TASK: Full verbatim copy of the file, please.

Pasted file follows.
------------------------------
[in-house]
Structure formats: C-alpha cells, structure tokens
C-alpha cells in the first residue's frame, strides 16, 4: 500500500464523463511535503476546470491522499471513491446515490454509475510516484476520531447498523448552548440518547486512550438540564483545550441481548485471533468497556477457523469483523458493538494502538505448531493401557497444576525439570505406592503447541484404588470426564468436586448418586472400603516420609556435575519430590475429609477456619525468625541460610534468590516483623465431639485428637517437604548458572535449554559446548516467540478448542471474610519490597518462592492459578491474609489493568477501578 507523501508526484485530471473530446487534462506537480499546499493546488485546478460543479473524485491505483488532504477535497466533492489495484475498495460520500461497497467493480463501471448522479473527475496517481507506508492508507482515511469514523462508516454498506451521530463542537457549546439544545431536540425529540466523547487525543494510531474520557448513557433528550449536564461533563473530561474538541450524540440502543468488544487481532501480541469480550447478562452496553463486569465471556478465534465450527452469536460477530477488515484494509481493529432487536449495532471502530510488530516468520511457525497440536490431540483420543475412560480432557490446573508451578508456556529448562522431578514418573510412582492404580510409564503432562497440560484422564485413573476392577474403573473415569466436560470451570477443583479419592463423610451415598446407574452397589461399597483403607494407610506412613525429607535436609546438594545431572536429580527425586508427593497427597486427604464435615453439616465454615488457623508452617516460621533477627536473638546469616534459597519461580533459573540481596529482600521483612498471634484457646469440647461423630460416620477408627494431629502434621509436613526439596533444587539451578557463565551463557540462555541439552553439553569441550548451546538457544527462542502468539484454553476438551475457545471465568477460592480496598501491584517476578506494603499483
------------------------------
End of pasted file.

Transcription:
[in-house]
Structure formats: C-alpha cells, structure tokens
C-alpha cells in the first residue's frame, strides 16, 4: 500500500464523463511535503476546470491522499471513491446515490454509475510516484476520531447498523448552548440518547486512550438540564483545550441481548485471533468497556477457523469483523458493538494502538505448531493401557497444576525439570505406592503447541484404588470426564468436586448418586472400603516420609556435575519430590475429609477456619525468625541460610534468590516483623465431639485428637517437604548458572535449554559446548516467540478448542471474610519490597518462592492459578491474609489493568477501578 507523501508526484485530471473530446487534462506537480499546499493546488485546478460543479473524485491505483488532504477535497466533492489495484475498495460520500461497497467493480463501471448522479473527475496517481507506508492508507482515511469514523462508516454498506451521530463542537457549546439544545431536540425529540466523547487525543494510531474520557448513557433528550449536564461533563473530561474538541450524540440502543468488544487481532501480541469480550447478562452496553463486569465471556478465534465450527452469536460477530477488515484494509481493529432487536449495532471502530510488530516468520511457525497440536490431540483420543475412560480432557490446573508451578508456556529448562522431578514418573510412582492404580510409564503432562497440560484422564485413573476392577474403573473415569466436560470451570477443583479419592463423610451415598446407574452397589461399597483403607494407610506412613525429607535436609546438594545431572536429580527425586508427593497427597486427604464435615453439616465454615488457623508452617516460621533477627536473638546469616534459597519461580533459573540481596529482600521483612498471634484457646469440647461423630460416620477408627494431629502434621509436613526439596533444587539451578557463565551463557540462555541439552553439553569441550548451546538457544527462542502468539484454553476438551475457545471465568477460592480496598501491584517476578506494603499483